Tanzania's Socialist Revolution: What Went Wrong?
By Dr. Kwame Nantambu
January 18, 2007
Now that Hugo Chavez Frias has not only been sworn in as President of Venezuela for a new six-year tenure but has also adamantly vowed to rebuild Venezuela as a modern socialist nation-state, it is apropos to examine what went wrong with the Mother of all socialist revolutions, namely, Tanzania's Ujamaa/socialist revolution.
Six years after its 1961 independence from British colonial rule, Tanzania embarked on a unique road to development, intending to construct a self-sufficient nation with the Basic Human Needs (BHN) of its people as its top priority. According to President Julius Nyerere's vision, Tanzanian self-reliance would be achieved through a program of rural development, based on communal farming and the democratic input of peasants and workers in the country's political and economic planning. In all, the Arusha Declaration of 1967, the first document to formally lay out the plan begun by Nyerere, had four main goals for Tanzania: egalitarian distribution, self-sufficiency, democracy and the satisfaction of its citizens' basic needs. Combined, these goals reflected a plan based in Ujamaa ("family"), Nyerere's concept of African socialism, which emphasized communal work and communal gains. Ujamaa was to be realized through a massive campaign to galvanize ideological commitment to establishing a better, more equitable society for all citizens. Nyerere attempted to extend his party's fight for liberation from British control to real political and economic freedom for Tanzanian citizens under the new African-run government.
This article seeks to engage in a critical in-depth analysis/examination of what went wrong with Tanzania's socialist revolution.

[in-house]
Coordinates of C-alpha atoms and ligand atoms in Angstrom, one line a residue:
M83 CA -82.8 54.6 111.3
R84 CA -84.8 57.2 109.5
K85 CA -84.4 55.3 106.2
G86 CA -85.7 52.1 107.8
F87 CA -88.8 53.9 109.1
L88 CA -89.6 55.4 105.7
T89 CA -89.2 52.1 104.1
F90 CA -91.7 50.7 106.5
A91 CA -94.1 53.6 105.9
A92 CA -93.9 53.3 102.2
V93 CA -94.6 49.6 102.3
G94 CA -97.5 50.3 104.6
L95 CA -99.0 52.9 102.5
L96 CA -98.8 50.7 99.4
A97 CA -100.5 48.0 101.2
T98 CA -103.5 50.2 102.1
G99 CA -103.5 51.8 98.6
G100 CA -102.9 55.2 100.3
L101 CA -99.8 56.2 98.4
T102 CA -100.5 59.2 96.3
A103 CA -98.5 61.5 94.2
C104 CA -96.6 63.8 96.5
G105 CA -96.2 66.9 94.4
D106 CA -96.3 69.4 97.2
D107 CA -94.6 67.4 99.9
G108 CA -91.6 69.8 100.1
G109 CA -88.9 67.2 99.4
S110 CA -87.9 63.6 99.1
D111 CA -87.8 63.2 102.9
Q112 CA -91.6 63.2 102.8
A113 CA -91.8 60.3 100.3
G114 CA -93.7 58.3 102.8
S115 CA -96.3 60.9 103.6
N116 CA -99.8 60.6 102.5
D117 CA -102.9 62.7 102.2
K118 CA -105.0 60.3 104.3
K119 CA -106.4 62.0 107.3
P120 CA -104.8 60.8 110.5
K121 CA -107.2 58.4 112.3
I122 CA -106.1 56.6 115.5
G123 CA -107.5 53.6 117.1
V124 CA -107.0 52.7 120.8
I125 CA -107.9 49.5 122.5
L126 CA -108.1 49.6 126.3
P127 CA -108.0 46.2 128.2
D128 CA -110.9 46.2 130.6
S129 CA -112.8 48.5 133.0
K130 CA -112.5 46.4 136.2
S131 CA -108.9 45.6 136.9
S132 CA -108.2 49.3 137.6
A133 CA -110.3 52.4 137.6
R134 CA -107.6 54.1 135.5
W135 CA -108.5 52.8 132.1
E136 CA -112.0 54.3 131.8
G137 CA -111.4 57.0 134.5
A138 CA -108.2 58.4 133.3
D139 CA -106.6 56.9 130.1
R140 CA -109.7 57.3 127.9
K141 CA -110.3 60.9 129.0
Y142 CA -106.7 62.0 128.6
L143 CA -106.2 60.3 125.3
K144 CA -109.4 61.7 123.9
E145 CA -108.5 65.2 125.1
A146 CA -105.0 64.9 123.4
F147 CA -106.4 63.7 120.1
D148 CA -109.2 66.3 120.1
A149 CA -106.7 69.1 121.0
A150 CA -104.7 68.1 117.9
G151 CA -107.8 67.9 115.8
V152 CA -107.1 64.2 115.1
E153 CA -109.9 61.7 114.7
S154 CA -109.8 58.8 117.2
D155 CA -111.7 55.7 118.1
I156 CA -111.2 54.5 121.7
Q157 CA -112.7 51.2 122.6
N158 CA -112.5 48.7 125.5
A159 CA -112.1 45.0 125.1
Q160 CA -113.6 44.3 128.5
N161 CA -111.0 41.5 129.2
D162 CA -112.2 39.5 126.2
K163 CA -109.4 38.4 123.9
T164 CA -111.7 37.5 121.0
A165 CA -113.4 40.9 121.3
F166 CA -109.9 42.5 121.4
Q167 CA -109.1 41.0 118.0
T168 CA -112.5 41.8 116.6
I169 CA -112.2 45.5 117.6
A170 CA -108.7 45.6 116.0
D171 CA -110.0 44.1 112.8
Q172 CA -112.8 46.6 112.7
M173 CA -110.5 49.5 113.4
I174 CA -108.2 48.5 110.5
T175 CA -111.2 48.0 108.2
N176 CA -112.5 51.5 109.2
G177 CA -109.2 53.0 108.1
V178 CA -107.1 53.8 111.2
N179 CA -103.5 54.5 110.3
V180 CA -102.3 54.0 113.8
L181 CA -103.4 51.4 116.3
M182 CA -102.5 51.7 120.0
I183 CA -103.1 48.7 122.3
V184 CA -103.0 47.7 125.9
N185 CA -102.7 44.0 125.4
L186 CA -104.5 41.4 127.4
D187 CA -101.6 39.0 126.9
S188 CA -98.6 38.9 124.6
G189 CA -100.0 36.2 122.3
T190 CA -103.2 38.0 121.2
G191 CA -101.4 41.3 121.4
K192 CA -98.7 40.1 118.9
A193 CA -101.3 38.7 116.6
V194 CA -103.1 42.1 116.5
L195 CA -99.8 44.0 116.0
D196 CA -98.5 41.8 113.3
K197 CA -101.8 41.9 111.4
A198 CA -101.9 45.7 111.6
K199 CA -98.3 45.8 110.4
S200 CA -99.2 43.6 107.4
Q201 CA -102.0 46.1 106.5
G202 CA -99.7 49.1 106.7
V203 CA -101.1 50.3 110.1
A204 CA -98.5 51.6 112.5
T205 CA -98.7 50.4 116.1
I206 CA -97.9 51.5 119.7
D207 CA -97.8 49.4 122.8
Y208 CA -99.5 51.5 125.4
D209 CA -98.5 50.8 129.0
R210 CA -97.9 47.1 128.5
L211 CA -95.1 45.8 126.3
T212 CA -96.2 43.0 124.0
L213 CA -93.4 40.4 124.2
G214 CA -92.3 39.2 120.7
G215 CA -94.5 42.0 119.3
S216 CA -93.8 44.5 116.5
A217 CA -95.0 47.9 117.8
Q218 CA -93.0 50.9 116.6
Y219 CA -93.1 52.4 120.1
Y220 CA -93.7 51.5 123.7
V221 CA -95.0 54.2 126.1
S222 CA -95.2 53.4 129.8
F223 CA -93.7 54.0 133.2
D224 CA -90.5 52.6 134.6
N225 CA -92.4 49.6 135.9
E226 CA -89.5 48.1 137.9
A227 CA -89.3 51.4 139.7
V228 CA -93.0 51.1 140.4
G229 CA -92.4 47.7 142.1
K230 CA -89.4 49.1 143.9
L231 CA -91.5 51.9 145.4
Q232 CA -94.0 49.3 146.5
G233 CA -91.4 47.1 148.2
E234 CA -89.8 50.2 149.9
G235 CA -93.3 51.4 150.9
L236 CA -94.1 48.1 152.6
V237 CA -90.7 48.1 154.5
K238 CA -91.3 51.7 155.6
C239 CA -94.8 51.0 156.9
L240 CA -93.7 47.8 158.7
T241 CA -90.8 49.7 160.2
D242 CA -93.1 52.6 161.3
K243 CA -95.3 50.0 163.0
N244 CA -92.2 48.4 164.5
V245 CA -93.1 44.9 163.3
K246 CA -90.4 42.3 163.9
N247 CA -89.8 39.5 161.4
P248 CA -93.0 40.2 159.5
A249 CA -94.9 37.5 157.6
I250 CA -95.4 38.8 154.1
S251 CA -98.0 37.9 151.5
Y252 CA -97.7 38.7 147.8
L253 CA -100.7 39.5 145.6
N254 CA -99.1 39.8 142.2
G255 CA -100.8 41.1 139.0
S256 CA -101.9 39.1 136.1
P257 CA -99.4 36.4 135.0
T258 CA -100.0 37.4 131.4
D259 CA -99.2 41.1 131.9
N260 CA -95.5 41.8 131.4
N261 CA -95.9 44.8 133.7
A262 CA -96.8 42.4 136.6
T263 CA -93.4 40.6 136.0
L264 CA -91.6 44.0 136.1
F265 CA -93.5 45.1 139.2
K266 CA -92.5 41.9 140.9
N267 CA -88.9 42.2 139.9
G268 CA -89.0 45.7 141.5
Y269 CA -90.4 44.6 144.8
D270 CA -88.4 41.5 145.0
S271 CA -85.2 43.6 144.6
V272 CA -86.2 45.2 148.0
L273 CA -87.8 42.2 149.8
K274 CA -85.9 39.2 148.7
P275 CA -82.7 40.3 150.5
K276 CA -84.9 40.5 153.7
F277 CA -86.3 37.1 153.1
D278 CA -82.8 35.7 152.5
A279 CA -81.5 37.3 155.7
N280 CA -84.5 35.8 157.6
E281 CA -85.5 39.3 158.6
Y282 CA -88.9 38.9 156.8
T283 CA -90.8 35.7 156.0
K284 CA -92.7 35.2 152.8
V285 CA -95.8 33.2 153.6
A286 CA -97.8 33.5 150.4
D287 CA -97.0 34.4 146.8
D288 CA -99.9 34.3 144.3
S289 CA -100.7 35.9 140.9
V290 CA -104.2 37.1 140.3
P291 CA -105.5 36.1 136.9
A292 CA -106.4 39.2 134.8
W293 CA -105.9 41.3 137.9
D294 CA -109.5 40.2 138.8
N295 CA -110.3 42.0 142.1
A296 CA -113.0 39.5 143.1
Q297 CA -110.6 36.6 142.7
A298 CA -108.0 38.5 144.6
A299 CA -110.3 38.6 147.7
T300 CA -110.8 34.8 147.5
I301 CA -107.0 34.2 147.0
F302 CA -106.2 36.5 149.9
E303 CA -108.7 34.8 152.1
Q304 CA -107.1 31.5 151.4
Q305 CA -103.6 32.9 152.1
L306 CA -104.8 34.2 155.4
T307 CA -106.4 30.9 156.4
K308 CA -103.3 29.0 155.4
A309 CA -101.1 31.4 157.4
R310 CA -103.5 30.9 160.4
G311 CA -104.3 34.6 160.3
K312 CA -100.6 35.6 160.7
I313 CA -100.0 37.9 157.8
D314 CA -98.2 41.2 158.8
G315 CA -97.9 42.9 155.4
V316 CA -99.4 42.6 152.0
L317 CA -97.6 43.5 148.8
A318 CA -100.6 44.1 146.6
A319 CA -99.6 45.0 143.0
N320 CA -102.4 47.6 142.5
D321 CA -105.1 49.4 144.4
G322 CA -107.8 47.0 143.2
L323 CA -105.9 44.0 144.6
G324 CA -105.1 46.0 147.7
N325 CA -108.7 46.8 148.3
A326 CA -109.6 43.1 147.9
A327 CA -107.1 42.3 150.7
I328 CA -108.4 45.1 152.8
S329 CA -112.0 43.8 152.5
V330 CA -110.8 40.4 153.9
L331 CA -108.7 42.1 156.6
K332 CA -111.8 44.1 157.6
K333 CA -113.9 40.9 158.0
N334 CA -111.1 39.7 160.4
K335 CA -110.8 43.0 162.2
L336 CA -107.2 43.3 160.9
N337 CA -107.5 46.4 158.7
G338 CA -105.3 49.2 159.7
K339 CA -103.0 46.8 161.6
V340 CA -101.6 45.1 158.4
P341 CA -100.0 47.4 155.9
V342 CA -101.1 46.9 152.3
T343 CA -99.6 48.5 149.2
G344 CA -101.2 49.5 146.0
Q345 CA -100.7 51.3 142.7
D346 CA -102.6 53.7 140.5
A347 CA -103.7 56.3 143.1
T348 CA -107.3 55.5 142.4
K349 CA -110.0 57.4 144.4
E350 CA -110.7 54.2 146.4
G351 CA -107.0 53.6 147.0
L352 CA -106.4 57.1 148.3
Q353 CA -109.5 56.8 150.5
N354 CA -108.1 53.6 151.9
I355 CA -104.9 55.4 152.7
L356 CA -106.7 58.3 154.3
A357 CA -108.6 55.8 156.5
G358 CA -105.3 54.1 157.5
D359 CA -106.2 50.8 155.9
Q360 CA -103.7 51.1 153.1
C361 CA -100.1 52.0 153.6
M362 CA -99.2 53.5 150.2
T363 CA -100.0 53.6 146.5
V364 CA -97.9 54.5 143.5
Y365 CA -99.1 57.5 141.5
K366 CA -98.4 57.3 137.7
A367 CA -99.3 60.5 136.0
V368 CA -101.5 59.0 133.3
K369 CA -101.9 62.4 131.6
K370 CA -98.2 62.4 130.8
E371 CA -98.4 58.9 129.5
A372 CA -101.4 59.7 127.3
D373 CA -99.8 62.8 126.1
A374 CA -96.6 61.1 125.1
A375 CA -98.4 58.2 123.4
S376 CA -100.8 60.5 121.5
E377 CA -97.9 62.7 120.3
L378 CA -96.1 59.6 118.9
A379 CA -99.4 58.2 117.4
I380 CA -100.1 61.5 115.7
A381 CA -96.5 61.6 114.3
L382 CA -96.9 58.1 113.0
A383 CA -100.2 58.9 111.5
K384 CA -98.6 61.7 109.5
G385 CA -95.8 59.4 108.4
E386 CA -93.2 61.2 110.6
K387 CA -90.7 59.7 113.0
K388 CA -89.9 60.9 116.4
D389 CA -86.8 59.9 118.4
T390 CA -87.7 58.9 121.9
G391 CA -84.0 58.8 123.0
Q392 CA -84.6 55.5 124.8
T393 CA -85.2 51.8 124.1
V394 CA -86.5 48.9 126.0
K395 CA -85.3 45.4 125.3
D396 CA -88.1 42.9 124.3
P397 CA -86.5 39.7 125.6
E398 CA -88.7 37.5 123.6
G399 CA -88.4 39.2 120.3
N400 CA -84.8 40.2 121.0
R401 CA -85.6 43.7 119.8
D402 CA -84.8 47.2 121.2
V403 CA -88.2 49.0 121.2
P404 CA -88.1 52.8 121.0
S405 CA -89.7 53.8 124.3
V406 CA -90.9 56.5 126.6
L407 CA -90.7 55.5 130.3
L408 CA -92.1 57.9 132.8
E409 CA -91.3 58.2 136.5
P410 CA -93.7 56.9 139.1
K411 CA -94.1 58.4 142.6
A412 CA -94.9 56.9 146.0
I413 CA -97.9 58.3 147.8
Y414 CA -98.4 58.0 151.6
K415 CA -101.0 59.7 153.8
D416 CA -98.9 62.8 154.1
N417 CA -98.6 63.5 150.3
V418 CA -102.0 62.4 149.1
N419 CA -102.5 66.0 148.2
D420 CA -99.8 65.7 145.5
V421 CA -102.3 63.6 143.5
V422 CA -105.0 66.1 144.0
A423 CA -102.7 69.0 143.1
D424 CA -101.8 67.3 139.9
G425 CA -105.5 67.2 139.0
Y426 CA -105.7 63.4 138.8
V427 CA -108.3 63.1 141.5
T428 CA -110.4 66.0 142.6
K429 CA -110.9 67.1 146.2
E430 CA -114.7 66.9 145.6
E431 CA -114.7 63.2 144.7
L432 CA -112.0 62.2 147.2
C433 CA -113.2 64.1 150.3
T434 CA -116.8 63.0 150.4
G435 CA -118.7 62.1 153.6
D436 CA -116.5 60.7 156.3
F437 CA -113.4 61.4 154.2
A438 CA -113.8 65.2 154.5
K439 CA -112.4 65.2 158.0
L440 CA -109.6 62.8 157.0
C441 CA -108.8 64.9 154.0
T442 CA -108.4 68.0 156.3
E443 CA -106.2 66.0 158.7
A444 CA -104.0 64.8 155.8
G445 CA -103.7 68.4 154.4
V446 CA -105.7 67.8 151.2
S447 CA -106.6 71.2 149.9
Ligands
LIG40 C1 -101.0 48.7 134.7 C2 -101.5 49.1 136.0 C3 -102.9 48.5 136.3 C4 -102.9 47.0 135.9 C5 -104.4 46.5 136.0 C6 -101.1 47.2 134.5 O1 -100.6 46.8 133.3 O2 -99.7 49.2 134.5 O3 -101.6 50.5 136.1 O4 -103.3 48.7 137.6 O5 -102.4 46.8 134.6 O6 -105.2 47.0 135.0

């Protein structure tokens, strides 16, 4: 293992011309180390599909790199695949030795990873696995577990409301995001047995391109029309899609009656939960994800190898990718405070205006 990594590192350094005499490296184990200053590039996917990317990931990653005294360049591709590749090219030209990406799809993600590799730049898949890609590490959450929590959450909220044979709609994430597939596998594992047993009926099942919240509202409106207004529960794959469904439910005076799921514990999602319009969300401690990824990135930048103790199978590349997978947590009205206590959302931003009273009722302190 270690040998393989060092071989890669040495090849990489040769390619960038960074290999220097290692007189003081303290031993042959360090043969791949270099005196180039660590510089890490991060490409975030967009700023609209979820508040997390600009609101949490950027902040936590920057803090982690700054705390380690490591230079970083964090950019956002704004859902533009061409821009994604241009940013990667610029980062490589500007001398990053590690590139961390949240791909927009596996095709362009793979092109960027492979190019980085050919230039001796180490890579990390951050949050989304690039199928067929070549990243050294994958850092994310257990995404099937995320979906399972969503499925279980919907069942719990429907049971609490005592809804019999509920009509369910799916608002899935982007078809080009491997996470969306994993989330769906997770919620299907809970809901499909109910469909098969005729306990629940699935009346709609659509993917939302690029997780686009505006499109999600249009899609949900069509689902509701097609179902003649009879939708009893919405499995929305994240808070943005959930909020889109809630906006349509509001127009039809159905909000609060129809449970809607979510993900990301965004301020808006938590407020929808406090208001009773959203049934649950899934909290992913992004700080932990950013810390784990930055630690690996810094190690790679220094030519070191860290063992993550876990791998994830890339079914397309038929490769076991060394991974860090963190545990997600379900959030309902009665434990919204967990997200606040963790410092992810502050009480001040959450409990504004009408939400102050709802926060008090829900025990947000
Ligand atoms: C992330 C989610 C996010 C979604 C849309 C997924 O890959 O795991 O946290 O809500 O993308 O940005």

Plan of Action
As a national program, Ujamaa was ambitious. Egalitarian objectives outlined in the Arusha Declaration and many subsequent writings from Nyerere, intended Ujamaa,"...prevent the accumulation of wealth to an extent which is inconsistent with the existence of a classless society, " eliminating uneven workloads according to sex and erasing racial division within economic control of industry. Socialist development was to have a democratic base of direct involvement from peasants and workers. Illustrating this, elite control of Tanganyika African National Union (TANU), then Tanzania's sole political party, was replaced with peasants in 1967. Civilian control of the civil service was implemented, with citizen-held titles increasing from 25% of public positions in 1961 to 75% in 1967. The 1972 decentralization of the government, that is, dispersing officials to the district and regional levels, was also intended to directly link official people. Public control extended to industry, with massive nationalization of banks, buildings, and industry occurring in the early 1960's. Consistent with Nyerere's non-coercive plan, these industries were compensated for losses taken due to nationalization. Right to land occupancy, taken away during British colonial rule, was also reinstated in 1963.
Development also emphasized self-sufficiency and prioritized provision of basic goods like food, housing and health care, above cash crops and export production. The Tanzania government adopted a cynical stance toward foreign aid arguing that foreign assistance always came with strings attached. To decrease dependency, the nation sought to raise most of its development funding internally. In the first three years after the Arusha Declaration, the foreign share of development funds decreased from 78% to 39%. Nyerere stressed that since repayment of loans would eventually be borne by Tanzanian citizens, "...it would be improper for us to accept such assistance without asking ourselves how this would affect our independence and our survival as a nation." Commitment to civilian well-being was evident in the nation's Second 5-Year Plan, which placed both production of food crops for all and the institution of nutritional education as top priorities. Budget allocations for health care switched from concentrating on large-scale urban hospitals to emphasizing preventative medicine for rural areas.